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Barton Court
Abingdon, Berkshire

The origins of the manor of Barton may stem from the Roman estate which surrounded a busy villa excavated in the area. The place was one of the earliest granges of the Saxon Abingdon Abbey and, in the 12th century, provided its monastic landlord with five thousand six hundred eggs a year! The straw for the refectory floor was also supplied by Barton and the Abbey kitchener was able to claim three errand boys, and their horses, from the manor.

The old Abbot's Court was probably built shortly after 1328 as the previous building was burnt to the ground by . After the Dissolution of the Monasteries, it changed hands a few times before being purchased by Thomas Reade in 1547. He, no doubt, built himself a fine Tudor mansion. The family lived in the house - or at least owned the manor - for the next two hundred and fifty years. While staying in Abingdon, King Charles I was entertained, several times, at Barton Court by Thomas' Royalist grandson and namesake. It was also at Barton  that Charles said goodbye to his Queen for the last time, before her journey to Exeter and France in April 1644. Though originally held by the Cavaliers during the Civil War, the nearby town of Abingdon was soon taken by the Roundheads. So Sir Thomas’ home was in a precarious position. His grandson, Compton, had to defend the house with great bravery until finally it "was burnt over his head," probably in March 1646. Barton was in ruins at the close of the Civil War and the Reades moved out to Shipton Court (Oxfordshire) did not return. Timbers from the house were reused in the nearby Barton Court Farm, and these have revealed signs of fire and Cromwellian bullet holes! The Bowyers from Radley Hall, who bought the manor in 1808, eventually built a replacement mansion. This was pulled down in the 1970s to make way for the present housing estate.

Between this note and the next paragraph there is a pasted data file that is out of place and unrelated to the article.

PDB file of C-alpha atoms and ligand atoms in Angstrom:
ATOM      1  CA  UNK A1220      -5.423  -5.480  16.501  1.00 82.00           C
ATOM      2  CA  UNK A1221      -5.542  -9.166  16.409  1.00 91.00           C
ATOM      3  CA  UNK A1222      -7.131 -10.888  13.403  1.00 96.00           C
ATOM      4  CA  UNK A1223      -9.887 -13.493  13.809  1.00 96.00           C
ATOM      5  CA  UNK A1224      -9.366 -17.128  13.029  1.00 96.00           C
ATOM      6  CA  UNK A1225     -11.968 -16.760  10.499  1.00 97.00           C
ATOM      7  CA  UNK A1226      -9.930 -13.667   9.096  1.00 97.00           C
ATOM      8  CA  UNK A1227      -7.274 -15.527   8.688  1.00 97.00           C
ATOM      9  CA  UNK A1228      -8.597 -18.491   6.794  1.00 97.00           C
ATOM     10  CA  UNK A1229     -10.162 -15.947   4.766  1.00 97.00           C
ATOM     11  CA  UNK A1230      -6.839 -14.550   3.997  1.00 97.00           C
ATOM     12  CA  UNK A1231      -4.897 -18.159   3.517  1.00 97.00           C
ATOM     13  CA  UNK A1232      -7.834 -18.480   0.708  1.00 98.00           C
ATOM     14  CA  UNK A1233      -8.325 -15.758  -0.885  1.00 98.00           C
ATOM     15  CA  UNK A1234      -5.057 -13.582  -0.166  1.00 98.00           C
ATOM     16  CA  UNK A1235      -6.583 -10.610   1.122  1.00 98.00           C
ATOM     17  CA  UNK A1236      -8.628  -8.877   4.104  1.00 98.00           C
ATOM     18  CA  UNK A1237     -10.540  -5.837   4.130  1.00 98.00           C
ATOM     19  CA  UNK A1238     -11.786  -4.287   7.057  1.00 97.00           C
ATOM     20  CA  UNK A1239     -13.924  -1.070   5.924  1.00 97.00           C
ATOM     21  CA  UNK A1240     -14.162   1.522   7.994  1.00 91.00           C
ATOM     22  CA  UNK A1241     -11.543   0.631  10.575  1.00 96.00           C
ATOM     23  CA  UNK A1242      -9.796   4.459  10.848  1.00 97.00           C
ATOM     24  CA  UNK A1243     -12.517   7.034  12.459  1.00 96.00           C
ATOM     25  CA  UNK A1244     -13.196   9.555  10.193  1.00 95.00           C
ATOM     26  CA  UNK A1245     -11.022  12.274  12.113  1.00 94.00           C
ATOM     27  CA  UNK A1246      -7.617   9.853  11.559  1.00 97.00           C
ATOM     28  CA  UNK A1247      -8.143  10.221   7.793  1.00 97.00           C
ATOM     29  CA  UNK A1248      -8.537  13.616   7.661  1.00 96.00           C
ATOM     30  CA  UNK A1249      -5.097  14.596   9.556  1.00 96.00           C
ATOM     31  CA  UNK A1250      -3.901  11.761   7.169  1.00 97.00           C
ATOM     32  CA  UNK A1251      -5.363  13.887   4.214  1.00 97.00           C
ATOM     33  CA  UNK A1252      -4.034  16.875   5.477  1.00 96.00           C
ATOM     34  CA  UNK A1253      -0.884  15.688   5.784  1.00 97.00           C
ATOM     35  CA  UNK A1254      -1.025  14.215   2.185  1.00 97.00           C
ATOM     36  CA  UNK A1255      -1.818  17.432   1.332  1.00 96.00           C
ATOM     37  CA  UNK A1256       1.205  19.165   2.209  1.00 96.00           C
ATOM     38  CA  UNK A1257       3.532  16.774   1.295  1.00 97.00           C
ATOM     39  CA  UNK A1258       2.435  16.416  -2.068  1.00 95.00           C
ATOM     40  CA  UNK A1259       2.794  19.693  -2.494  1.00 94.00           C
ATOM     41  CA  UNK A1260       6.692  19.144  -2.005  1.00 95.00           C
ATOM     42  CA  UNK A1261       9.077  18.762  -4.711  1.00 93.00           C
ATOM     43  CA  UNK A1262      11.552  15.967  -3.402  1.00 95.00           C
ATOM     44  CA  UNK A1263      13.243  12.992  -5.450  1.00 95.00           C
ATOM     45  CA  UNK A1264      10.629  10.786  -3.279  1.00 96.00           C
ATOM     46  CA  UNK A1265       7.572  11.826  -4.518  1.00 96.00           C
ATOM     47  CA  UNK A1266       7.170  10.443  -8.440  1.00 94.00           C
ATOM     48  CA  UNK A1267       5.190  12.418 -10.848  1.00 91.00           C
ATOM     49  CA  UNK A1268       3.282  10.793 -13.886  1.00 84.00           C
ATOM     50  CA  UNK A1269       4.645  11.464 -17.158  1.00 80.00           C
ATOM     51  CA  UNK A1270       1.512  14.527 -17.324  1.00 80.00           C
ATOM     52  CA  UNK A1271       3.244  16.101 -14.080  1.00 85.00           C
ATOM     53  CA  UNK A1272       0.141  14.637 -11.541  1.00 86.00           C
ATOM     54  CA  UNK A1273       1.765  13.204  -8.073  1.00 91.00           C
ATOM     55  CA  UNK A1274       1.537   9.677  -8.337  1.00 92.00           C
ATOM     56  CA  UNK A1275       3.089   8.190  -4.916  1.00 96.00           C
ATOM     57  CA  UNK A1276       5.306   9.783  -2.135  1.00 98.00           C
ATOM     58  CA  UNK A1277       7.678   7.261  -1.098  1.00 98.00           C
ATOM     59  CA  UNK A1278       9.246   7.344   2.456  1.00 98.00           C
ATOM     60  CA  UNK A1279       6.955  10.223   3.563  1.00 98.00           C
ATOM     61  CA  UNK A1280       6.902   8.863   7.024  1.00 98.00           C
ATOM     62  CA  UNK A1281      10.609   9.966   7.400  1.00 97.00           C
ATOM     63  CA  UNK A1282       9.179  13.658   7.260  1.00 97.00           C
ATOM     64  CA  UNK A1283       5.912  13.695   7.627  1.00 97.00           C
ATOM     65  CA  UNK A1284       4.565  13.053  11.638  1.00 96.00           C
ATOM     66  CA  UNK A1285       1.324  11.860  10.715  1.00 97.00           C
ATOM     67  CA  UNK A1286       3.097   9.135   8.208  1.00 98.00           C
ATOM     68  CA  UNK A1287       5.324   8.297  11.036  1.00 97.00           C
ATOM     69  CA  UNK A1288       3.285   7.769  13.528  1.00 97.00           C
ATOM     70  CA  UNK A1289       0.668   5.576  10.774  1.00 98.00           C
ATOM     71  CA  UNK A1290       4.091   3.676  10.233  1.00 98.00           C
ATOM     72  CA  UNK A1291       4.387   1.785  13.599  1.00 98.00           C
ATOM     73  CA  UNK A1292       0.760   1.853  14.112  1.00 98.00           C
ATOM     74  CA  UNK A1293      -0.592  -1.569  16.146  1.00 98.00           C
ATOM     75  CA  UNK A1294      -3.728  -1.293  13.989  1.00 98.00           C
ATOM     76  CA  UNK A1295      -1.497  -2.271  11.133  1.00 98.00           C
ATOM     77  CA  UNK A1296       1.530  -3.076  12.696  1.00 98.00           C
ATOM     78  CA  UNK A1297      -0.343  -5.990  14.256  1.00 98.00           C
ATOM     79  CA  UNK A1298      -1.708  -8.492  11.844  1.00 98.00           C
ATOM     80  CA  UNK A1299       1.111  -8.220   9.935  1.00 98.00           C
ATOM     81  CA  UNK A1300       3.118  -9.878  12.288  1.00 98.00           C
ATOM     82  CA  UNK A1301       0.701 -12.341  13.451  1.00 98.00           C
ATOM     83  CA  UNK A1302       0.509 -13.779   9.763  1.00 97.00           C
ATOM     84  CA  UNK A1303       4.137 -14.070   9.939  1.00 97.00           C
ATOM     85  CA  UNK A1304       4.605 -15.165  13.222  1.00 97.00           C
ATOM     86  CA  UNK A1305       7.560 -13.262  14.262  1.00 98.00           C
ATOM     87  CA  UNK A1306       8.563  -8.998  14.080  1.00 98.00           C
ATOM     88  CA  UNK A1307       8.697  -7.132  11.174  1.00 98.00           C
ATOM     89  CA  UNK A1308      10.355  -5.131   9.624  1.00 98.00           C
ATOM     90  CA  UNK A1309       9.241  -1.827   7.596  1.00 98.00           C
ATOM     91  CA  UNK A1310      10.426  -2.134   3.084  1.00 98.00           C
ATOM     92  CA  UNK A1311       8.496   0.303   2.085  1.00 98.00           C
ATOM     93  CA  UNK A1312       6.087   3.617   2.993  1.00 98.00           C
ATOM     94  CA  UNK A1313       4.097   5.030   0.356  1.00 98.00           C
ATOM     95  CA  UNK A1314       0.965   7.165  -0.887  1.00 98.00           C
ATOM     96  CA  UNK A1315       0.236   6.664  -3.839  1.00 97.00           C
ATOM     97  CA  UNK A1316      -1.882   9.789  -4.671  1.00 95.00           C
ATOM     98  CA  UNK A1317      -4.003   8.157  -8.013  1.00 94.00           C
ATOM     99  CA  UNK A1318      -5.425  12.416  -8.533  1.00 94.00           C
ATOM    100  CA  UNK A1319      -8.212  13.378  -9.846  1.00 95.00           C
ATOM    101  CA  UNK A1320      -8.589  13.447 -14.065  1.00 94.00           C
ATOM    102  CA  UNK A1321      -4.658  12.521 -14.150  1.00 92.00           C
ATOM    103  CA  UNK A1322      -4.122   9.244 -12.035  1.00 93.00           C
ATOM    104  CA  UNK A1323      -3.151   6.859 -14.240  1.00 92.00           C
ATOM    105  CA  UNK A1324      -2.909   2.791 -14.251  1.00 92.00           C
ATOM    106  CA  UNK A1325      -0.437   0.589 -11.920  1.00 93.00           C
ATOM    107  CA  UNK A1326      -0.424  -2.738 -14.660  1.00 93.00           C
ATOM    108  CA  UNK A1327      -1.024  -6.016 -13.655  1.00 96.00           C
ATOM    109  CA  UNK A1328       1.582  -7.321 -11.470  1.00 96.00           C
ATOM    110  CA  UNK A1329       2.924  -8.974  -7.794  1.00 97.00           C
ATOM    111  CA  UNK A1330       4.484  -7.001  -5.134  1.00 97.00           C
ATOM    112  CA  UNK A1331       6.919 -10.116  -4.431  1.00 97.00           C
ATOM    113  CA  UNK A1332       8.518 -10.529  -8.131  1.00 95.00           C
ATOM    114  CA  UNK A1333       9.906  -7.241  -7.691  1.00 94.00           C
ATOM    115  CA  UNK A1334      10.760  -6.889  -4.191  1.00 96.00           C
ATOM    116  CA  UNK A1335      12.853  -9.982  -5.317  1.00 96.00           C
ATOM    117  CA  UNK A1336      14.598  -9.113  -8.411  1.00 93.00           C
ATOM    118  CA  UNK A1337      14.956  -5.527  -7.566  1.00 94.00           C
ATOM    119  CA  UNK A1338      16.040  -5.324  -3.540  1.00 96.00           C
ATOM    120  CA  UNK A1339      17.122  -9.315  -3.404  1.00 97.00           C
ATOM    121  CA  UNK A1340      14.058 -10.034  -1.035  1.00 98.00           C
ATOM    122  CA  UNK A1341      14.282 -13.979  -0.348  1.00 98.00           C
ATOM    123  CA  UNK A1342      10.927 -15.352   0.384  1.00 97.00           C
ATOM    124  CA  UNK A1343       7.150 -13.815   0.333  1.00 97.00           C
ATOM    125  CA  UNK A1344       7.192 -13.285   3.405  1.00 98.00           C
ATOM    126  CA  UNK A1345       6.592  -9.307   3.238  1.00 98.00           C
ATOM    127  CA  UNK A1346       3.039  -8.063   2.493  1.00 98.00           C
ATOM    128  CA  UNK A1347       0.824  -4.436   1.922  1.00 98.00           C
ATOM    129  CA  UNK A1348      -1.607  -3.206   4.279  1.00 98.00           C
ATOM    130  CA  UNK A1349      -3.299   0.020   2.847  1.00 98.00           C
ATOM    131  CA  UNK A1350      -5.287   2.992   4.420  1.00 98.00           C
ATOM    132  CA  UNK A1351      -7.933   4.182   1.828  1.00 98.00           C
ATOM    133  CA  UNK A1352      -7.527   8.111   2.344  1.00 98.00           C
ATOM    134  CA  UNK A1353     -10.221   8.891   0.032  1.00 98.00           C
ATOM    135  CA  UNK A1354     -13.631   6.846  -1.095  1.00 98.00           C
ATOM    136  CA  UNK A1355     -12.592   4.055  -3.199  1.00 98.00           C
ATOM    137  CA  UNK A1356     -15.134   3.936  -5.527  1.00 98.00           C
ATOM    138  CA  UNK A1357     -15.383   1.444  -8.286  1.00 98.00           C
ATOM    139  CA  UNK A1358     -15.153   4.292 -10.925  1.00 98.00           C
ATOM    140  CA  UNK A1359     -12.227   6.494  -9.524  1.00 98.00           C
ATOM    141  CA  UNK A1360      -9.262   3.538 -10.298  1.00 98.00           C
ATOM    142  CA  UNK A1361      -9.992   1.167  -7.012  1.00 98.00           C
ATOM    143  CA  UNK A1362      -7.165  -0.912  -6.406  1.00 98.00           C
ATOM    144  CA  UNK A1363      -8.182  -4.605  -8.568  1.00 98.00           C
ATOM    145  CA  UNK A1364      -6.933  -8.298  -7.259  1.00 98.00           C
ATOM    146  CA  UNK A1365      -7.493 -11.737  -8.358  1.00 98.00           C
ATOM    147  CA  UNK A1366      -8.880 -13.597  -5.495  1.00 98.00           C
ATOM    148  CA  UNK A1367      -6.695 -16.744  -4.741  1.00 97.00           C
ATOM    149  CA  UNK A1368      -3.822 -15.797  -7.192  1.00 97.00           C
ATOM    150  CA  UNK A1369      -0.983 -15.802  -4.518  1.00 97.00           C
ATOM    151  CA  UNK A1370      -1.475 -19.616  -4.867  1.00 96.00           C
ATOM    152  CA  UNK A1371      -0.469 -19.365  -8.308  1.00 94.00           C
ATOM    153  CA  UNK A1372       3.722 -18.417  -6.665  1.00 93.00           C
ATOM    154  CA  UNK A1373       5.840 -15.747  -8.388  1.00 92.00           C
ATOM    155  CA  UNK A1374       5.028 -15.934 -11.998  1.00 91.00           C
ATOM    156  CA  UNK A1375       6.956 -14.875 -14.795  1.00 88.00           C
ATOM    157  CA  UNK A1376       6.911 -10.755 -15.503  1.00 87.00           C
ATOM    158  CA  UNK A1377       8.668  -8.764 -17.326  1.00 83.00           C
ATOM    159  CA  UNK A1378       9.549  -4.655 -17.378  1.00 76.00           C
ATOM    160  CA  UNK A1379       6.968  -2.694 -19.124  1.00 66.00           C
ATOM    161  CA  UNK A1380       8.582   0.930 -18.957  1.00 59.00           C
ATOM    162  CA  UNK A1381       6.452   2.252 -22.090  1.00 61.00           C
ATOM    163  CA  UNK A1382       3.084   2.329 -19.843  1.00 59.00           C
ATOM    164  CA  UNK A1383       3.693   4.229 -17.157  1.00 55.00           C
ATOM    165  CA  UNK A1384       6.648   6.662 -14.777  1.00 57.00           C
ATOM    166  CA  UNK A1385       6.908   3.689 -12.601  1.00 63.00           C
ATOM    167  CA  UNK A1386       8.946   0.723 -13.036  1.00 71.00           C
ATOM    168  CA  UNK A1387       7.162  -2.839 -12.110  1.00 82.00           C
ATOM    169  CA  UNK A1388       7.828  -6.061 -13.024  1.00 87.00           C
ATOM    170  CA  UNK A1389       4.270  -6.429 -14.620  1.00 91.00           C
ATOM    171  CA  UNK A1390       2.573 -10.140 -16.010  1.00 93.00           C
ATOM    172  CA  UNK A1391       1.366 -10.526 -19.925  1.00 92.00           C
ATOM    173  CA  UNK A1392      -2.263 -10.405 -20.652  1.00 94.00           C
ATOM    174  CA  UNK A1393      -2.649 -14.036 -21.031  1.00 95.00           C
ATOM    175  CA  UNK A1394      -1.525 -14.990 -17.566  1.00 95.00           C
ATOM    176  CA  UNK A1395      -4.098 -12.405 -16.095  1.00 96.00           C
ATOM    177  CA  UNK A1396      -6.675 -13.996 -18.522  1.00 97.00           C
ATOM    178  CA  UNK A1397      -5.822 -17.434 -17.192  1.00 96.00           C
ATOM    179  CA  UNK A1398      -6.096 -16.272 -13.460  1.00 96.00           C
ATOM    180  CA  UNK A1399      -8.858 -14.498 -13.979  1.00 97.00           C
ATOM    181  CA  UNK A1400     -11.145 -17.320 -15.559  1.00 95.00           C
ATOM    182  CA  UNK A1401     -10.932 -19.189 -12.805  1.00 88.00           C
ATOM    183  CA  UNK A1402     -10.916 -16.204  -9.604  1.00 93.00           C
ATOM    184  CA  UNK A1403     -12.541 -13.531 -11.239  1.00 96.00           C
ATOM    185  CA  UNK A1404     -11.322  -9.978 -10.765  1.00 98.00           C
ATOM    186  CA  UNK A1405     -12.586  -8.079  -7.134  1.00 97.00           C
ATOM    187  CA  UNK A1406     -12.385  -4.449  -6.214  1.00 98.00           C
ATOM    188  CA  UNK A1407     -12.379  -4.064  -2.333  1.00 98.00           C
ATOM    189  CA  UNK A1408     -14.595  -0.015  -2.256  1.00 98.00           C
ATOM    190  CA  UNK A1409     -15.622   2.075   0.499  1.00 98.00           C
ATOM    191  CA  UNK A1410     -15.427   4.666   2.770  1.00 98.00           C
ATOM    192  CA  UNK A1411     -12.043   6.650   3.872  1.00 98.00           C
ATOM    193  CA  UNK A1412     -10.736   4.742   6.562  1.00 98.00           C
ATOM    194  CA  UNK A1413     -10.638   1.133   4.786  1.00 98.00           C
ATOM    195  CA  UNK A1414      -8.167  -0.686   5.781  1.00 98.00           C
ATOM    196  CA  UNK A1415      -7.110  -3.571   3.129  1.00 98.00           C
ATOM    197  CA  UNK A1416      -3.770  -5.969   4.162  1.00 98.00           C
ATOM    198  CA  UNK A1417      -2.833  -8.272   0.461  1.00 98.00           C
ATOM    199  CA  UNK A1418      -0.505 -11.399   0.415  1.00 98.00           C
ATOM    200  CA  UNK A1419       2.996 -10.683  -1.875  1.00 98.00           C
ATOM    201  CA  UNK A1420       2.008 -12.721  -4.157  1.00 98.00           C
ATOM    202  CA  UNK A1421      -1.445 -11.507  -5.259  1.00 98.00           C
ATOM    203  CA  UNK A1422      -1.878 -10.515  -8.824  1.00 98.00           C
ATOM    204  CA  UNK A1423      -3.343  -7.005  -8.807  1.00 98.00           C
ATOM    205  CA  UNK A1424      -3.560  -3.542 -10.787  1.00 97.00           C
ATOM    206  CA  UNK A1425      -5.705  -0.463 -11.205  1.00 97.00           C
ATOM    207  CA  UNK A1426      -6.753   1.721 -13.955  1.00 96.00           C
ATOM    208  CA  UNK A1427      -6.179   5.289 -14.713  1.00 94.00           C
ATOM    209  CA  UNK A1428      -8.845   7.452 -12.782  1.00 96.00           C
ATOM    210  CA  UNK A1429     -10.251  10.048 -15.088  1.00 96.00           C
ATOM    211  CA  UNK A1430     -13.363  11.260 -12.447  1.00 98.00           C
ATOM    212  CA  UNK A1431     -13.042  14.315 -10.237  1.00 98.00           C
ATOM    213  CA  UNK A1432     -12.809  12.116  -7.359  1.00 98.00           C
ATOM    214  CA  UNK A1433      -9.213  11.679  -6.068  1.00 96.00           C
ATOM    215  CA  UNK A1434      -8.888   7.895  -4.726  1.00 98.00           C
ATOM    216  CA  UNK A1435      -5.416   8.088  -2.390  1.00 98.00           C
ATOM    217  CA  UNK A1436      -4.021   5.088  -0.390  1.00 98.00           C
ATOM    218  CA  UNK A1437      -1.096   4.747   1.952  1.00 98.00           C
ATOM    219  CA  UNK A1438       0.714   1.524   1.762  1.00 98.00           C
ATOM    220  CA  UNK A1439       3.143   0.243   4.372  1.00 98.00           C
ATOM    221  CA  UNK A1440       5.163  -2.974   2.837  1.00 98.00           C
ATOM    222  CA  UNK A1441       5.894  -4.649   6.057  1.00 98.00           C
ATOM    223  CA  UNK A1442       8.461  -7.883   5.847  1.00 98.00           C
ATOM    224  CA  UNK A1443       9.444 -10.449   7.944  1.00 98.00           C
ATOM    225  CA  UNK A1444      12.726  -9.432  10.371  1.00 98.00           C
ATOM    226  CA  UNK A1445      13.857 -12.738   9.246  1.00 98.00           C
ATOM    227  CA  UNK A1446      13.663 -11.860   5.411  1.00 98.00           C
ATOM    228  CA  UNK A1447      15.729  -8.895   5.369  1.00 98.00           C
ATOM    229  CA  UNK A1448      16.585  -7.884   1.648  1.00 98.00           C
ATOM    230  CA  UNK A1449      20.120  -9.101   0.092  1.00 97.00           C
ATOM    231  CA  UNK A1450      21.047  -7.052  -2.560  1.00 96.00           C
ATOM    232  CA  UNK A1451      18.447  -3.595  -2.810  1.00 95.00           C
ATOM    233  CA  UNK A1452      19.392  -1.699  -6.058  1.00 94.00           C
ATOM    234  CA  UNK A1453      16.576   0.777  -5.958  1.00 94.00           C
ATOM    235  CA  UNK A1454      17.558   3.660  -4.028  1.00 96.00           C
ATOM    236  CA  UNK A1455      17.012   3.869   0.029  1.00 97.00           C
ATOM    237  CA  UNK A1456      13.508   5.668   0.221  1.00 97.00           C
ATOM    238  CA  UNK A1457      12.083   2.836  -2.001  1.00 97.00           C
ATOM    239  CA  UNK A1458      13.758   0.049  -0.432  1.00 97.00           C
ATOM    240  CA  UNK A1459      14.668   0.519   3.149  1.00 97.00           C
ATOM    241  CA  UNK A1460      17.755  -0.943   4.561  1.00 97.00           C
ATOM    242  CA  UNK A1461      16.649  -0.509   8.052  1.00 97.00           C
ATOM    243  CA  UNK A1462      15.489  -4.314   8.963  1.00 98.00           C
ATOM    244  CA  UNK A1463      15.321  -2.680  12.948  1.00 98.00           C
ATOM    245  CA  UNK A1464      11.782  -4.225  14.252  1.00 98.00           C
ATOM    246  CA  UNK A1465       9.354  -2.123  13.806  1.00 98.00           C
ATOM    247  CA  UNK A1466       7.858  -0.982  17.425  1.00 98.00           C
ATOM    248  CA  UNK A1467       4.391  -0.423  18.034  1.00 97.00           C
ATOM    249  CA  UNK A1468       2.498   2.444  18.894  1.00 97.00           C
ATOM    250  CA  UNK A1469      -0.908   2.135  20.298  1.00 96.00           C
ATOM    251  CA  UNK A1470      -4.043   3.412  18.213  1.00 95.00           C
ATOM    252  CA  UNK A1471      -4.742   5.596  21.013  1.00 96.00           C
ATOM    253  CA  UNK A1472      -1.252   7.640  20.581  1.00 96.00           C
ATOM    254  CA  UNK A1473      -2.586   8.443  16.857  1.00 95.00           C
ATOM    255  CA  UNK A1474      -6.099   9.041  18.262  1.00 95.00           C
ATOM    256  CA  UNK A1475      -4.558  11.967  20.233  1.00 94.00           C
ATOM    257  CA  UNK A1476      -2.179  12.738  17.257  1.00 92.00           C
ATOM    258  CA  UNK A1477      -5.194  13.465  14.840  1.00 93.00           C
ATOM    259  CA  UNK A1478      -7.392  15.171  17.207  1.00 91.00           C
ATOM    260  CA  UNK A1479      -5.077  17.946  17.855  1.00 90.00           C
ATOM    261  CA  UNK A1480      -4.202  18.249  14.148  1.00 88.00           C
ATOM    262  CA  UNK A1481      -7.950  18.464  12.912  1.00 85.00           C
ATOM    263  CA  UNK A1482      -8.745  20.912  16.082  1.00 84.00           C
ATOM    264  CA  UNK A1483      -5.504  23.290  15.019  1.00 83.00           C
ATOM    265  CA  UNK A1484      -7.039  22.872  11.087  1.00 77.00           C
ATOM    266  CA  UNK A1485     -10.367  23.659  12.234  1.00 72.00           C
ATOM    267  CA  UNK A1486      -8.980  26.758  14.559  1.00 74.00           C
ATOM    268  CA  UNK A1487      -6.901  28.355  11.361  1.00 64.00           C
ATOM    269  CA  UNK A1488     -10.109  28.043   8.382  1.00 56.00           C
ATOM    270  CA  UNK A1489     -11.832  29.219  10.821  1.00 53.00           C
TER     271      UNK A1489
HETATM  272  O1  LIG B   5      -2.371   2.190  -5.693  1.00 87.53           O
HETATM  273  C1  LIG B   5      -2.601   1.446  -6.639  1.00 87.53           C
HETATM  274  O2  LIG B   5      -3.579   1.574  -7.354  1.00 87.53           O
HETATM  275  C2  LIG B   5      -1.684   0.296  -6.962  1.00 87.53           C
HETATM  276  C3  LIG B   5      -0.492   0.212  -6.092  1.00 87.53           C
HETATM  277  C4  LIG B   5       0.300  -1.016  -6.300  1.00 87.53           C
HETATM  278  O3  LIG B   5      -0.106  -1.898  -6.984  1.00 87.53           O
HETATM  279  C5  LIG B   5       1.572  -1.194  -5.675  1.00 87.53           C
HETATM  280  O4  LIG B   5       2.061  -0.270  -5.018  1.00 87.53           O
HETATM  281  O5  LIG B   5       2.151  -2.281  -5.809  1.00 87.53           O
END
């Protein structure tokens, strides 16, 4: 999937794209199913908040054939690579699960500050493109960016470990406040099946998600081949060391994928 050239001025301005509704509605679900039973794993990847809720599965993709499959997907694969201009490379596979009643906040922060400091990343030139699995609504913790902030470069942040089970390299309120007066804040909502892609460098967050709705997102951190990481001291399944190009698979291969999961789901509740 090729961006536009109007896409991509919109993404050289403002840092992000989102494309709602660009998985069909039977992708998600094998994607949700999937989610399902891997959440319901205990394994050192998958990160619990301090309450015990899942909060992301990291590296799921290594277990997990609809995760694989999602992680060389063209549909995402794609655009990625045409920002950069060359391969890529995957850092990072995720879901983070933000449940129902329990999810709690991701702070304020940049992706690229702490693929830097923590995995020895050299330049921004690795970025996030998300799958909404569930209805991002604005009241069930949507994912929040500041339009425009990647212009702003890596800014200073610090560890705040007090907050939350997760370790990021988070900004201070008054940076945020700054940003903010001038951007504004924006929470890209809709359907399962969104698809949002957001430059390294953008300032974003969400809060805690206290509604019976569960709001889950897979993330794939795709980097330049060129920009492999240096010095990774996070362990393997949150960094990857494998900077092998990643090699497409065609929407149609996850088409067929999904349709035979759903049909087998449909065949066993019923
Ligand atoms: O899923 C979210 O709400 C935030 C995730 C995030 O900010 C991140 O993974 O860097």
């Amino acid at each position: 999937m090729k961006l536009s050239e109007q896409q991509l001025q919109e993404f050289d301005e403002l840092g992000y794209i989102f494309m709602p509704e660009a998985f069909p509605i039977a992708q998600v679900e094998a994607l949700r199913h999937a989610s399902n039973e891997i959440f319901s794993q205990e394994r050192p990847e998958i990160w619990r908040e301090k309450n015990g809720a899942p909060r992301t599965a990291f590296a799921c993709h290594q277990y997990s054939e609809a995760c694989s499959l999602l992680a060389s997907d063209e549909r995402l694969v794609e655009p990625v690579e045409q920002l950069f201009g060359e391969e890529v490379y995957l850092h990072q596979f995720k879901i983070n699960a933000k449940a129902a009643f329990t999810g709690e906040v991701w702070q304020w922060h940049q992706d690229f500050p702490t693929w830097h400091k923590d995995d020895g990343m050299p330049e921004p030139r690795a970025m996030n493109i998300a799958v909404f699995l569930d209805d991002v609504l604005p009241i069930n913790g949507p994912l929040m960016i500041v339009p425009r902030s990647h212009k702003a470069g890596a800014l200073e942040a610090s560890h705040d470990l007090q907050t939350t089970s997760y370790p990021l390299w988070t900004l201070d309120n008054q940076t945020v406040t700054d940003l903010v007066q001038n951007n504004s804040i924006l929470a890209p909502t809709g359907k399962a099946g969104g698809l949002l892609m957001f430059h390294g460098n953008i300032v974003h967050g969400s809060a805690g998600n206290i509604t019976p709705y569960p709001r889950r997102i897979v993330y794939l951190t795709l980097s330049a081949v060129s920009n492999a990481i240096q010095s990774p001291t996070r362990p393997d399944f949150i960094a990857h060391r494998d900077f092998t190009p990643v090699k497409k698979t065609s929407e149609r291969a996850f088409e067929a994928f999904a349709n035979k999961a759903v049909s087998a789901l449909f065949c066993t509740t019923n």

© Nash Ford Publishing 2002. All Rights Reserved.